Right-wing media are responding to Obama adviser Samantha Power's appointment as chair of the newly created Atrocities Prevention Board by reviving the long-debunked smear that Power once advocated for an invasion of Israel.
Echoing a post by conservative blogger and Breitbart contributor Jeff Dunetz, Jim Hoft and Weasel Zippers both ran with the false claim that Power "called for [a] military invasion of Israel." Hoft further called Power a "Jew-basher," while Weasel Zippers stated that Power's appointment to the Atrocities Prevention Board was "[u]nreal even by Obama's woeful standards."
All three posts take comments made by Power out of context in order to claim that she pushed for an invasion of Israel.
In 2002, during an undated edition of Conversations With History, a program produced by the University of California-Berkeley Institute of International Studies, Power was asked the following question:
HARRY KREISLER (host): Let me give you a thought experiment here, without asking you to address the Palestine-Israel problem: Let's say you were an adviser to the president of the United States. How would, in response to current events, would you advise him to put a structure in place to monitor that situation, at least one party or another be looking like they might be moving toward genocide?
Right-wing media have twisted her response, claiming that she advocated for a military invasion of Israel and that subsequently she is a "decided enemy" of Israel. In fact, Power, asked about what would be necessary to stop a move toward genocide by "one party or another" in the Israeli-Palestinian conflict, said it may require more investment in a future Palestinian state and a "meaningful military presence."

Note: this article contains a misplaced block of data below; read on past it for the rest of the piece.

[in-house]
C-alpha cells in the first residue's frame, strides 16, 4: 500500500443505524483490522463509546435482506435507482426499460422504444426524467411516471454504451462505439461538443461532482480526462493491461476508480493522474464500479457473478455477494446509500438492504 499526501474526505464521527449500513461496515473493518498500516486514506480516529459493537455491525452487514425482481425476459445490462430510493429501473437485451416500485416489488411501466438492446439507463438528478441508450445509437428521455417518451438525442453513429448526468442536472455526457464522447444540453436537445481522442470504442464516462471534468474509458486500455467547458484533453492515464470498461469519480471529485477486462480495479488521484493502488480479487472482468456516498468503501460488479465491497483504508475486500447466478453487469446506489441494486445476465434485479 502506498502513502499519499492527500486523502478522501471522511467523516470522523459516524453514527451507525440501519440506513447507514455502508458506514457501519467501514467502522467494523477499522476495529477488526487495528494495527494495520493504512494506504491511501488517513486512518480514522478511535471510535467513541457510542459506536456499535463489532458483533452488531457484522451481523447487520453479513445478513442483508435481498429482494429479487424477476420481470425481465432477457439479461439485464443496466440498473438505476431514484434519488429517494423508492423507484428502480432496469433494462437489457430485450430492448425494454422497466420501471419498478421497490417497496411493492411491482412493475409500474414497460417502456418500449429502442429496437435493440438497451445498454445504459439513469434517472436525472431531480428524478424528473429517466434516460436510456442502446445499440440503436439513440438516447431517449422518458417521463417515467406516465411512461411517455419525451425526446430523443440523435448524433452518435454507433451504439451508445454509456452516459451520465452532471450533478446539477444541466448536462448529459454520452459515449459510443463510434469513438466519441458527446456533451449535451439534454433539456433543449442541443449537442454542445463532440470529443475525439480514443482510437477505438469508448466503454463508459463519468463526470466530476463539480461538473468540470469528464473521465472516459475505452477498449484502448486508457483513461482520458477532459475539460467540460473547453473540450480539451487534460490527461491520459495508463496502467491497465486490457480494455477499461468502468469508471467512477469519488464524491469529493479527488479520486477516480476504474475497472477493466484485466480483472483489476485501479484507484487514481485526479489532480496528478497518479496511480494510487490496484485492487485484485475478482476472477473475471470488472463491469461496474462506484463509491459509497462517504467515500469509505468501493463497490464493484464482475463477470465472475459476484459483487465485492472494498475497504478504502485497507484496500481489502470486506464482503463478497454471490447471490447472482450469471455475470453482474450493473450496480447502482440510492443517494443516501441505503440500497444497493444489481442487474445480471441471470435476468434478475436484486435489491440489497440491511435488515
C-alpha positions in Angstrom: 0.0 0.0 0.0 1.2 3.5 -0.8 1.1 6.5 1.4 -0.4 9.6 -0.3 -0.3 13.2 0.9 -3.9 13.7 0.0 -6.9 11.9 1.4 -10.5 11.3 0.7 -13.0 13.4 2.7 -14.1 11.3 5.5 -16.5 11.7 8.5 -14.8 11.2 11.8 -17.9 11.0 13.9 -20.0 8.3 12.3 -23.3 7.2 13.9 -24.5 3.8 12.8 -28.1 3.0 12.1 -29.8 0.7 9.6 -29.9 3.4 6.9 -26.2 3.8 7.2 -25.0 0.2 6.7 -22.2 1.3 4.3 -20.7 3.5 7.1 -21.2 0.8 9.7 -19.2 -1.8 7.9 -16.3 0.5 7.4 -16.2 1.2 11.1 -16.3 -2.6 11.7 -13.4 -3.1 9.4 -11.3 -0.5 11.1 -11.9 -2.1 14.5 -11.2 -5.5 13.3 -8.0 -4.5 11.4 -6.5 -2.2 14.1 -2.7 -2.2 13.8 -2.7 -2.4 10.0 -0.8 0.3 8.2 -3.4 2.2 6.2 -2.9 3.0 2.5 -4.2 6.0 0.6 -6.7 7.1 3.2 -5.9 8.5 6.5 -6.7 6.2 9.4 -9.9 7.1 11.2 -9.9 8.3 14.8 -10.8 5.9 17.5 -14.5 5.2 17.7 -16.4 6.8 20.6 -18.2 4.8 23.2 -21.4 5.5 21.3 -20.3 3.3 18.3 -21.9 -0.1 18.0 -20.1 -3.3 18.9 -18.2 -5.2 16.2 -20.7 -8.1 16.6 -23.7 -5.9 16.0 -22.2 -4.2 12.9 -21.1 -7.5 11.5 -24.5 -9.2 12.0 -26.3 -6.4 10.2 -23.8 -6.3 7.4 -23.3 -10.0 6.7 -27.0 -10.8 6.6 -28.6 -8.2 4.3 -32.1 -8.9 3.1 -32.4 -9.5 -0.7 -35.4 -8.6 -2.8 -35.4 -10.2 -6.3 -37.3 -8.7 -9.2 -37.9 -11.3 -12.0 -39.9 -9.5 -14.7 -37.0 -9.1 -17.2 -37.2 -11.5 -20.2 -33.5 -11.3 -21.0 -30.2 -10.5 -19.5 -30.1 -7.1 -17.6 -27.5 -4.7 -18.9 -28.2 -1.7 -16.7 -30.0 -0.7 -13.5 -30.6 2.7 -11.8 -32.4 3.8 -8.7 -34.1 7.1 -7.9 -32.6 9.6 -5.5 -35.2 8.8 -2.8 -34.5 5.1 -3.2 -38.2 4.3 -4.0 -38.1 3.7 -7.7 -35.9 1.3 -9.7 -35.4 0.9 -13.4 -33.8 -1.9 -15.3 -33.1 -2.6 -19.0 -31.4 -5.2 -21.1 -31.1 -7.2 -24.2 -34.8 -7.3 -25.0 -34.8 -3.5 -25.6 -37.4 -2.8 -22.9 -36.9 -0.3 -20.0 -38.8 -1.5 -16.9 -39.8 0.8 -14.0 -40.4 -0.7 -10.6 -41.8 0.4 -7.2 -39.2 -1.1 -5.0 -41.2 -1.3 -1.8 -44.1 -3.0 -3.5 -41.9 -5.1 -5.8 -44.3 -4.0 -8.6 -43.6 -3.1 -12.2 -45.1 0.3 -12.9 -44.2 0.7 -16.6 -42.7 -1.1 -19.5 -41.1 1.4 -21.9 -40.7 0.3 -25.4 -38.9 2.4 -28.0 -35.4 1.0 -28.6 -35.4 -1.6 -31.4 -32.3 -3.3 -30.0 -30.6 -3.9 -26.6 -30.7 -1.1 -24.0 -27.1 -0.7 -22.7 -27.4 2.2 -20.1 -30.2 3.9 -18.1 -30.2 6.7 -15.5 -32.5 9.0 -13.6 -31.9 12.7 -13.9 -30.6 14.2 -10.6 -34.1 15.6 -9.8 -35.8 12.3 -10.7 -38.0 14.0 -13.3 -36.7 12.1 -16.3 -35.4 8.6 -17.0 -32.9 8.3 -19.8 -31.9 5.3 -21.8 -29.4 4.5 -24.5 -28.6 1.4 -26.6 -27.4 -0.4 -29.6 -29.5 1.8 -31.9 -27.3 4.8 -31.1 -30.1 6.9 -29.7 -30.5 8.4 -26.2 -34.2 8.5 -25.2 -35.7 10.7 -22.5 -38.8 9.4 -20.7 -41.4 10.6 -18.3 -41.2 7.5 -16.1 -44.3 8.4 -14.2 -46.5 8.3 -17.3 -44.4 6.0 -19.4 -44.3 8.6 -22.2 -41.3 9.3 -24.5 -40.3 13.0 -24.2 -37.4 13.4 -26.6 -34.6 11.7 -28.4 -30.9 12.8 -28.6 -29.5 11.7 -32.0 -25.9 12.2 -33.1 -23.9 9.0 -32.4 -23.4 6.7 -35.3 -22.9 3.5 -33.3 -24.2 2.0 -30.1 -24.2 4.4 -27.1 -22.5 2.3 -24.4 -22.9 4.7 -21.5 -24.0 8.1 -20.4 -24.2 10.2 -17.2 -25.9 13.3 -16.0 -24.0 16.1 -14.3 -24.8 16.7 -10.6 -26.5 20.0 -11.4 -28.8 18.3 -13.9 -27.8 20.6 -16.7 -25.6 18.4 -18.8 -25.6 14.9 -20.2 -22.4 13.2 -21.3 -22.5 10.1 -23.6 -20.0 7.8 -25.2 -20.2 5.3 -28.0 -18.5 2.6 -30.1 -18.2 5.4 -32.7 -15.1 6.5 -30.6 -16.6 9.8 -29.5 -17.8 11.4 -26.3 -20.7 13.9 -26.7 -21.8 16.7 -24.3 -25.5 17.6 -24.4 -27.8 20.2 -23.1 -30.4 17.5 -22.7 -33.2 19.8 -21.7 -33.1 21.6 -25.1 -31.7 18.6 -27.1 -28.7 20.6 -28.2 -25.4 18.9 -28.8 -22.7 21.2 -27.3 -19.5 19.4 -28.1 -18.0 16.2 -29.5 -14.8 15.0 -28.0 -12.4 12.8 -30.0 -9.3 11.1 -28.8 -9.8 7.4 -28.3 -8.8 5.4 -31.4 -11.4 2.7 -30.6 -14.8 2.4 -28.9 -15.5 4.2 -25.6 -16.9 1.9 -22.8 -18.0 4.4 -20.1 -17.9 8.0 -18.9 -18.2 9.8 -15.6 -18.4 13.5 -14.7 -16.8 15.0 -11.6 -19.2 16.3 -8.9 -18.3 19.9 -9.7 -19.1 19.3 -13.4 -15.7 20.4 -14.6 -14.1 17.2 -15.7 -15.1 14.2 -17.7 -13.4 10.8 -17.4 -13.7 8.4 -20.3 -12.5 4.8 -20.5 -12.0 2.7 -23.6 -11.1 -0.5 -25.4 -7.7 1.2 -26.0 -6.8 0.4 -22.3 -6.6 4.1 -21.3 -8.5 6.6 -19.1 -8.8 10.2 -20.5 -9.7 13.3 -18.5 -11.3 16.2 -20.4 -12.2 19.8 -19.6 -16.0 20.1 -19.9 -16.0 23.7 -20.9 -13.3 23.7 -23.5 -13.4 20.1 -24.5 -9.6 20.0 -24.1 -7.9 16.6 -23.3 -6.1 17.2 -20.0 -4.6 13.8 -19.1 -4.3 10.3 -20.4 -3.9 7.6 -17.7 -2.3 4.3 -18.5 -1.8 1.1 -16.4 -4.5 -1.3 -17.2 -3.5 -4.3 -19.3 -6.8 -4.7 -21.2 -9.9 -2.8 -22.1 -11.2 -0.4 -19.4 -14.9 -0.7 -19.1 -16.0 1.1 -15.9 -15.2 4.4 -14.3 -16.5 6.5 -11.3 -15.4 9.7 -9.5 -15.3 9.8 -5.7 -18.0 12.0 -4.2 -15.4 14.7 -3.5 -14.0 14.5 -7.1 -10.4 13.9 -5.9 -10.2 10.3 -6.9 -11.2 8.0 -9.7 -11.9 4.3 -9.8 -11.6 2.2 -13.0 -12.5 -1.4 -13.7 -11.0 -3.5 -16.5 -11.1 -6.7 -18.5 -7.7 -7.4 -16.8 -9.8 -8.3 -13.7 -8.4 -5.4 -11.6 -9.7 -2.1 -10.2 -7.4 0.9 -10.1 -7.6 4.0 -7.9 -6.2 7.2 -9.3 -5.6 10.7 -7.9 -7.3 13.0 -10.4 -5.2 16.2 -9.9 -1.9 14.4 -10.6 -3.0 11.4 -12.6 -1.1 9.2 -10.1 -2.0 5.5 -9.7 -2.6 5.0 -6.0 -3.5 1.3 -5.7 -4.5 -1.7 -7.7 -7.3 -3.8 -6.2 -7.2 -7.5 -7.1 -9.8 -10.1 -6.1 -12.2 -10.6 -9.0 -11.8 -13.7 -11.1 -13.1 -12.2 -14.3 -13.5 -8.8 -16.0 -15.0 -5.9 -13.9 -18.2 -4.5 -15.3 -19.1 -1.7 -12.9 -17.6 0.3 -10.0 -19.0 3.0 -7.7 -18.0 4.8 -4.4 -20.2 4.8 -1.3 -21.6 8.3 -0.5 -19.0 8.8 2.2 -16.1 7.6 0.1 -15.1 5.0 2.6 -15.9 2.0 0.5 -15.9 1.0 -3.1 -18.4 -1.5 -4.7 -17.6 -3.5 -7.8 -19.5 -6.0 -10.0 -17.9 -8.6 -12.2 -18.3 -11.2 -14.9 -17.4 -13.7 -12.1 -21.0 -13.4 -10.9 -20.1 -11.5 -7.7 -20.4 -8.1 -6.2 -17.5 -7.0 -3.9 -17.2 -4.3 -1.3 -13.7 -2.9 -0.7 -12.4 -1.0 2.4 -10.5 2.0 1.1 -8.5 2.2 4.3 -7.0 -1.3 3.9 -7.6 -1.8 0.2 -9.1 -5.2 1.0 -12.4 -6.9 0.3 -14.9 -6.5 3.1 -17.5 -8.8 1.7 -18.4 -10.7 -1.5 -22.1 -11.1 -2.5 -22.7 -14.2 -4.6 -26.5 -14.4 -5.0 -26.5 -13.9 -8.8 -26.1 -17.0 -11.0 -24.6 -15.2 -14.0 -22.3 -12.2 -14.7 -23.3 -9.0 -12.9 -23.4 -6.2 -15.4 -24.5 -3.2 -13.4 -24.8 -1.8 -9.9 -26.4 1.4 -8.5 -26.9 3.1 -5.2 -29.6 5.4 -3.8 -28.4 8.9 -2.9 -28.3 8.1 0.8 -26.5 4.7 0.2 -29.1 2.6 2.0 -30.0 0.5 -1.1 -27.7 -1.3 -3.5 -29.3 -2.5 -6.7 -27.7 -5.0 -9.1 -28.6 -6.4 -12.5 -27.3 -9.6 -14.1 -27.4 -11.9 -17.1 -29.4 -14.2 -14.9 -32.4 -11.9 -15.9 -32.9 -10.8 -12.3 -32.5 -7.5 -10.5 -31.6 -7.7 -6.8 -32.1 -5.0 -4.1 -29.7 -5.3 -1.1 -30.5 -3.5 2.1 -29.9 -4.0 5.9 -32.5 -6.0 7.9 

POWER: Well, I don't think that in any of the cases, a shortage of information is the problem, and I actually think in the Palestine-Israeli situation, there's an abundance of information, and what we don't need is some kind of early warning mechanism there. What we need is a willingness to actually put something on the line in sort of helping the situation. And putting something on the line might mean alienating a domestic constituency of tremendous political and financial import. It may more crucially mean sacrificing -- or investing, I think, more than sacrificing -- literally billions of dollars not in servicing Israelis', you know, military, but actually in investing in the new state of Palestine, in investing billions of dollars it would probably take also to support, I think, what will have to be a mammoth protection force. Not of the old, you know, Srebrenica kind or the Rwanda kind, but a meaningful military presence, because it seems to me at this stage -- and this is true of actual genocides as well and not just, you know, major human rights abuses, which we're seeing there. But -- is that you have to go in as if you're serious, you have to put something on the line.
And unfortunately, imposition of a solution on unwilling parties is dreadful. I mean, it's a terrible thing to do; it's fundamentally undemocratic. But sadly, you know -- we don't just have a democracy here either. We have a liberal democracy. There are certain sets of principles that guide, you know, our policy, or that are meant to, anyway. And there, it's essential that some set of principles becomes the benchmark, rather than a deference to people who are fundamentally politically destined to destroy the lives of their own people, and by that I mean what Tom Friedman has called "Sharafat." I mean, I do think in that sense, there's -- that both political leaders have been dreadfully irresponsible, and unfortunately, it does require external intervention which, very much like the Rwanda scenario -- that thought experiment, of "if we had intervened early" -- any intervention is going to come under fierce criticism, but we have to think about lesser evils, especially when the human stakes are just becoming ever more pronounced.